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Answers to your questions:
2. YES. Ground rods are there for safety to control AC/DC service faults and to direct lightning energy to terra firma. The best installation is 3-4, 8 foot long copper coated steel ground rods driven below the surface of the earth approx. 12 feet apart, all connected by the thickest or heaviest conductor possible (copper ground strap is best due to less inductance than wire.)
3. Ground radials, either elevated above ground or below the surface, work more uniformly if they cover 360 degrees around the antenna. However, understanding the ground potential of the radials is what the vertical antenna works against, any ground radials 5% longer than the actual length of the antenna is sufficient to raise the radiation efficiency of the antenna. The ground radials reduce ground losses in the antenna system.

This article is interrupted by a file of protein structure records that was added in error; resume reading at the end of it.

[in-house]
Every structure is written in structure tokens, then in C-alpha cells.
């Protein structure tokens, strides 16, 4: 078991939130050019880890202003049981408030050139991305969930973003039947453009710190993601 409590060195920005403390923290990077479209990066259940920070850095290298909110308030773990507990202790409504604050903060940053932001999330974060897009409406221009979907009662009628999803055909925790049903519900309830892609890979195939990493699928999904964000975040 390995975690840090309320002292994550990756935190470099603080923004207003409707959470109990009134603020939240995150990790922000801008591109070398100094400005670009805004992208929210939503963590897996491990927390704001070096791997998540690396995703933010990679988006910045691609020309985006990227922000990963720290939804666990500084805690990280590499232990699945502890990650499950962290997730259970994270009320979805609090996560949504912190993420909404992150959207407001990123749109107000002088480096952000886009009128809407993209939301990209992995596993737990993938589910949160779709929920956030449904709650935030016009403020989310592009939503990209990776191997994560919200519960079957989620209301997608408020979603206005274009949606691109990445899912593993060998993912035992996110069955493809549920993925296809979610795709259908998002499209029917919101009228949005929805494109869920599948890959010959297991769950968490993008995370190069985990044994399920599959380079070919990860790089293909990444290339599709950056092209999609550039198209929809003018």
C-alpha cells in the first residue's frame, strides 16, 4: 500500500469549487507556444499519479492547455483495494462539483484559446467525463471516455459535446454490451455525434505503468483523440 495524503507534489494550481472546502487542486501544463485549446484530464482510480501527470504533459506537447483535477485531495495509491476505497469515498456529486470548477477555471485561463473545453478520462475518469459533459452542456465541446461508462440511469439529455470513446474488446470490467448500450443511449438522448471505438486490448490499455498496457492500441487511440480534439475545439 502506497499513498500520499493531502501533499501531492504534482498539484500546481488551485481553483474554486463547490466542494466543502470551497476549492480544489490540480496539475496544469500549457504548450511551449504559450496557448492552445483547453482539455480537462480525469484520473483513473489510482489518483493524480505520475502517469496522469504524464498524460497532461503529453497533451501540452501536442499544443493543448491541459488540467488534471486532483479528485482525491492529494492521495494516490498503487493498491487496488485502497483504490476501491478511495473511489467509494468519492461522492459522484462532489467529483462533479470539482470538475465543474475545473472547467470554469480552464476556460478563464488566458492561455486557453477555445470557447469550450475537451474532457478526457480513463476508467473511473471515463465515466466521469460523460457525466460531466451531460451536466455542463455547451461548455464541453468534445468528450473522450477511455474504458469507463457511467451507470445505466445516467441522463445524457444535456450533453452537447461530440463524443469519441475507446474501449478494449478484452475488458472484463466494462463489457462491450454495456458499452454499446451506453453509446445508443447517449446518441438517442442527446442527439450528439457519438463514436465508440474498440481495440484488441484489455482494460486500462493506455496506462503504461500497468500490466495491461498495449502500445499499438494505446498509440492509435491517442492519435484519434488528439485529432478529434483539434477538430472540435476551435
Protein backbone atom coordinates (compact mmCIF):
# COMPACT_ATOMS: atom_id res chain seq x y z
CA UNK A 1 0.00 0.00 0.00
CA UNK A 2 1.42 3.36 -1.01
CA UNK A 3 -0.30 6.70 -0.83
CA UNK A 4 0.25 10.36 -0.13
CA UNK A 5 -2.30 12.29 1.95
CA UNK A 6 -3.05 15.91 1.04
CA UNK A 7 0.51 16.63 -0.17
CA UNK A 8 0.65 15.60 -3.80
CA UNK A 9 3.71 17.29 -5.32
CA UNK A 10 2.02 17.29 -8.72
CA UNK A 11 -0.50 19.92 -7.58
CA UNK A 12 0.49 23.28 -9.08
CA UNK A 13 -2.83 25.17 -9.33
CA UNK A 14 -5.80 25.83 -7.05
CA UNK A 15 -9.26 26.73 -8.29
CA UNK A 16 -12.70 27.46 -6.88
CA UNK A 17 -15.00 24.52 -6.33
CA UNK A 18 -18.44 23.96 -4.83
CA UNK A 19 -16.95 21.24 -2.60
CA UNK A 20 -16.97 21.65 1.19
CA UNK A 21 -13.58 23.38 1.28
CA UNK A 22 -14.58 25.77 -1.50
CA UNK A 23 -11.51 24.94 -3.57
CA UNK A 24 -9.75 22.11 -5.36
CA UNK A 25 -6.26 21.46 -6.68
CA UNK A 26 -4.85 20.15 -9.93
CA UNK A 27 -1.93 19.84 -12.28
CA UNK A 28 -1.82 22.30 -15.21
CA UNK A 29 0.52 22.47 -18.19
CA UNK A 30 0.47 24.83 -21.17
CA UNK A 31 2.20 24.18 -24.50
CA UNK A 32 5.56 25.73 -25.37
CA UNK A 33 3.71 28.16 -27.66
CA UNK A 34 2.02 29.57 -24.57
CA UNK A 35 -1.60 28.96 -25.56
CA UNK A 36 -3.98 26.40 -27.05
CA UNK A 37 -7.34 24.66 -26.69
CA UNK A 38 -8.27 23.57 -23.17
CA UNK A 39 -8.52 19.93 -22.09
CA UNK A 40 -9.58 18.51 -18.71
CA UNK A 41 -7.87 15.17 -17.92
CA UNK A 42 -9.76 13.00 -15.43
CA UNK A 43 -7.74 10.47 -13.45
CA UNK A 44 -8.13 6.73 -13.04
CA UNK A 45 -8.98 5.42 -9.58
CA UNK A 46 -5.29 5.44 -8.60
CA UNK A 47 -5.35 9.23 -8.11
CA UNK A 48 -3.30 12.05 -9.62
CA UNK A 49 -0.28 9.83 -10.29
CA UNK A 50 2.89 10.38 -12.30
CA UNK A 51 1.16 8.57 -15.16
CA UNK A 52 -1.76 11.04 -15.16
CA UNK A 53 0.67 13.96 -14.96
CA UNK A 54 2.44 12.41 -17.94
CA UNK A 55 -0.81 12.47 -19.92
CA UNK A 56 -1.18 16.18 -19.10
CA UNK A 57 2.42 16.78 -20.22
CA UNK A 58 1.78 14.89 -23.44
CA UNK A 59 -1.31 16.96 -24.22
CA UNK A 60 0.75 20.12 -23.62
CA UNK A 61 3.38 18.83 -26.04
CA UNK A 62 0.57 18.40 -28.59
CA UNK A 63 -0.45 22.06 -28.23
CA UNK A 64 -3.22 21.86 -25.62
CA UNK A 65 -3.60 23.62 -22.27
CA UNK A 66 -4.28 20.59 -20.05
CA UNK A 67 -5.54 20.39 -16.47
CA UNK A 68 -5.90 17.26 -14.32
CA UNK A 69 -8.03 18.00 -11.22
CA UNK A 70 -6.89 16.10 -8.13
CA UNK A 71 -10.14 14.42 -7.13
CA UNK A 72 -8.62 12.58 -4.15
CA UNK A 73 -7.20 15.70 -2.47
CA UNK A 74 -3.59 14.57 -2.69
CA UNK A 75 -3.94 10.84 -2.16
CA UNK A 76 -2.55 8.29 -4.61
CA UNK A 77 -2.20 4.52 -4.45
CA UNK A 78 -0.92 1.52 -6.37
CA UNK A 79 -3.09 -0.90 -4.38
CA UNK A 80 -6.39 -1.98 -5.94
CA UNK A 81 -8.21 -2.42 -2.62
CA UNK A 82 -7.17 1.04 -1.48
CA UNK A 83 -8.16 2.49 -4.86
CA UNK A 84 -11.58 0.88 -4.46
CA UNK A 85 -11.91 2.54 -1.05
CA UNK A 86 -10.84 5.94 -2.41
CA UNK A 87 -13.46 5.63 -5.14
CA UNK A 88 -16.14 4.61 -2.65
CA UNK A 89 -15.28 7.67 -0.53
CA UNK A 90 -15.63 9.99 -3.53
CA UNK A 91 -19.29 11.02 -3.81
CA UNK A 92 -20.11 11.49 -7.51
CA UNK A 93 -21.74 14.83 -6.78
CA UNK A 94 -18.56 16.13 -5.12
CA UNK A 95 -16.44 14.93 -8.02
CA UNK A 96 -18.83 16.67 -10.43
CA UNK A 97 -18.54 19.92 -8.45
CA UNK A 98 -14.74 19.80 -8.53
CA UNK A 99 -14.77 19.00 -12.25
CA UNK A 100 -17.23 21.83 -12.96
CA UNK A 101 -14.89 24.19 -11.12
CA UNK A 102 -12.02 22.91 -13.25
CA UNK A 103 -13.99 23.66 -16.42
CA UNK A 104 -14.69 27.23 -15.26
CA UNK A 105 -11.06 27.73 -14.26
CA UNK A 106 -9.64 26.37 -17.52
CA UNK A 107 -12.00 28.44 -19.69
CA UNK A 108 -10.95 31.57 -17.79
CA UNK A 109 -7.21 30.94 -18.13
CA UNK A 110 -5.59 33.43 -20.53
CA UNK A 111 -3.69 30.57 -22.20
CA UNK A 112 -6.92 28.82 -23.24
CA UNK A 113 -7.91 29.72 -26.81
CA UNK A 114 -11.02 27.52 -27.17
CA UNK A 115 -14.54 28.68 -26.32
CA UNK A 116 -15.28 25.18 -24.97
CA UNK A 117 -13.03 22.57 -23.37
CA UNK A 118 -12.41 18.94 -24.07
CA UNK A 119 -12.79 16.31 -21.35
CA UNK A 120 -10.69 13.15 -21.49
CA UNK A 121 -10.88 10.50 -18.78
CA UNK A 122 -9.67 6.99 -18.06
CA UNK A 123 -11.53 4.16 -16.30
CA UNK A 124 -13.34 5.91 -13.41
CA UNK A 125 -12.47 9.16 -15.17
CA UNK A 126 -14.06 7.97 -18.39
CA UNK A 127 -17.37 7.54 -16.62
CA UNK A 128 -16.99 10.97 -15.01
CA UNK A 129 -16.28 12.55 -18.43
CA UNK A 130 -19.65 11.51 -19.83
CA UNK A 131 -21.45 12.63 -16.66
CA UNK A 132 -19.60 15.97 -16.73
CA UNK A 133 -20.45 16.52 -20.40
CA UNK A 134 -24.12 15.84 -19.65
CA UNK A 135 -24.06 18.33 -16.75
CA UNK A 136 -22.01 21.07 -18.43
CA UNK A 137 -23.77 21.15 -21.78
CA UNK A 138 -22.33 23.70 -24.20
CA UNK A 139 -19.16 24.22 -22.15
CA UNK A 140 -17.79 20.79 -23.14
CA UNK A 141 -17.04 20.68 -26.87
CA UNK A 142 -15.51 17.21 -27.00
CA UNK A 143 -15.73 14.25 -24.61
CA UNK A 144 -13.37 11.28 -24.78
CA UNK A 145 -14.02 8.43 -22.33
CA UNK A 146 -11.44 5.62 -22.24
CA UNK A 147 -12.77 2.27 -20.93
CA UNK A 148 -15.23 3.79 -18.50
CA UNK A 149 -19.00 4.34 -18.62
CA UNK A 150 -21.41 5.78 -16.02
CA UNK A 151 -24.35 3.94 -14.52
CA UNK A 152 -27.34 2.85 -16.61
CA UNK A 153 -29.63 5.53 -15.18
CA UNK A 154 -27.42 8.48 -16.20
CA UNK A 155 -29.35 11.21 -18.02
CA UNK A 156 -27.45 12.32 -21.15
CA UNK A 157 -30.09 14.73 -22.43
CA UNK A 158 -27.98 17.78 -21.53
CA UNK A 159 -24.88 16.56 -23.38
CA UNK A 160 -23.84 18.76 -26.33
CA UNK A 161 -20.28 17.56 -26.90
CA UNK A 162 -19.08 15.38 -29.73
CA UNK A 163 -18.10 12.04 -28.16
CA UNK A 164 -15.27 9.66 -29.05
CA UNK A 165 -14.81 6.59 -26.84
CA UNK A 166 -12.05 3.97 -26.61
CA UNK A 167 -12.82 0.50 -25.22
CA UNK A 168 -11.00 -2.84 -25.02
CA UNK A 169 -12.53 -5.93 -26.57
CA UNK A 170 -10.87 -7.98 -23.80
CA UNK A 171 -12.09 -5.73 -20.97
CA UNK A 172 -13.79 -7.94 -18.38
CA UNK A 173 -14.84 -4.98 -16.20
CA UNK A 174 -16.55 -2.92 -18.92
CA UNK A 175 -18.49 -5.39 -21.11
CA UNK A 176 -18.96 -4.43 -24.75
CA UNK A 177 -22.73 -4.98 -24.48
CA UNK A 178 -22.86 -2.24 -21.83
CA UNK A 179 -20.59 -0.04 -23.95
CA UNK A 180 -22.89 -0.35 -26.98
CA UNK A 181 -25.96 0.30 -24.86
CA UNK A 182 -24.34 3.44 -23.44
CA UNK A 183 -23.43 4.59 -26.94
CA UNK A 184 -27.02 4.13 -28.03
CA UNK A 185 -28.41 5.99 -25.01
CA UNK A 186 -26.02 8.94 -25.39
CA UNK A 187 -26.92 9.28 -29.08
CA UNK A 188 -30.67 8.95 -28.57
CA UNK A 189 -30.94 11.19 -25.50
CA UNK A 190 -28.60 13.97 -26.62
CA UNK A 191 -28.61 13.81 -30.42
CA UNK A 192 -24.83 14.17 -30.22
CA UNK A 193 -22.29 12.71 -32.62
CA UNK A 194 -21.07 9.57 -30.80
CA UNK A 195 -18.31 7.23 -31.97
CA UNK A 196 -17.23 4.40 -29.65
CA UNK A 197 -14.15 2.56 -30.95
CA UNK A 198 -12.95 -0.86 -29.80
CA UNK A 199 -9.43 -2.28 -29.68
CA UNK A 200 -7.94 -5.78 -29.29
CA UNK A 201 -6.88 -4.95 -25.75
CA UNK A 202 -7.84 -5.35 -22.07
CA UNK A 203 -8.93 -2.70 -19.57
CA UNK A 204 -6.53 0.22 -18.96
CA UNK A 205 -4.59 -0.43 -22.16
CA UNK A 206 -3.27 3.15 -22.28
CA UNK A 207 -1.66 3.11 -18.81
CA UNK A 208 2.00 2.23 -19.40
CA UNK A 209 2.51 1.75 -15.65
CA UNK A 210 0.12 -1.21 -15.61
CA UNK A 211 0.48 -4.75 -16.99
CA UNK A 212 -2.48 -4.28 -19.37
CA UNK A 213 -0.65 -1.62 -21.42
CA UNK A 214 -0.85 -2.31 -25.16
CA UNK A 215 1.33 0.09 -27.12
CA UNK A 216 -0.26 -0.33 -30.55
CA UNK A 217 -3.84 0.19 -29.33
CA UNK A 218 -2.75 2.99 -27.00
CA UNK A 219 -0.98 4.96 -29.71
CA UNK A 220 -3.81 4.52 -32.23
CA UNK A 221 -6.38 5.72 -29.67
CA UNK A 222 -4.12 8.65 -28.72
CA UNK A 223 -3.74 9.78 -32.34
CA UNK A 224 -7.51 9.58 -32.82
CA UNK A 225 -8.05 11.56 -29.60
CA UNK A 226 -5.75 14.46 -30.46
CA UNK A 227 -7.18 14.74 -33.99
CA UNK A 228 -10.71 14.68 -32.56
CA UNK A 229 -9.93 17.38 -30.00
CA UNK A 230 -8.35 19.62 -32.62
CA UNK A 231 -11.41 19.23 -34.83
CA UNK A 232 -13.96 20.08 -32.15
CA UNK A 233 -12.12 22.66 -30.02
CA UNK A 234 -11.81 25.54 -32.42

4. The proper measurement, to determine if an antenna system is working at its design maximum, is to measure the feedpoint amperage (current) and tune the system for maximum. If you tune the feedpoint for maximum voltage, the high impedance node of the antenna would be at the wrong spot. Maximizing feedpoint current with maximum legal transmitter output power should produce maximum field strength away from the “near field” of the antenna.
A current copy of the ARRL Antenna Handbook would be a very good $35.00 investment for your station.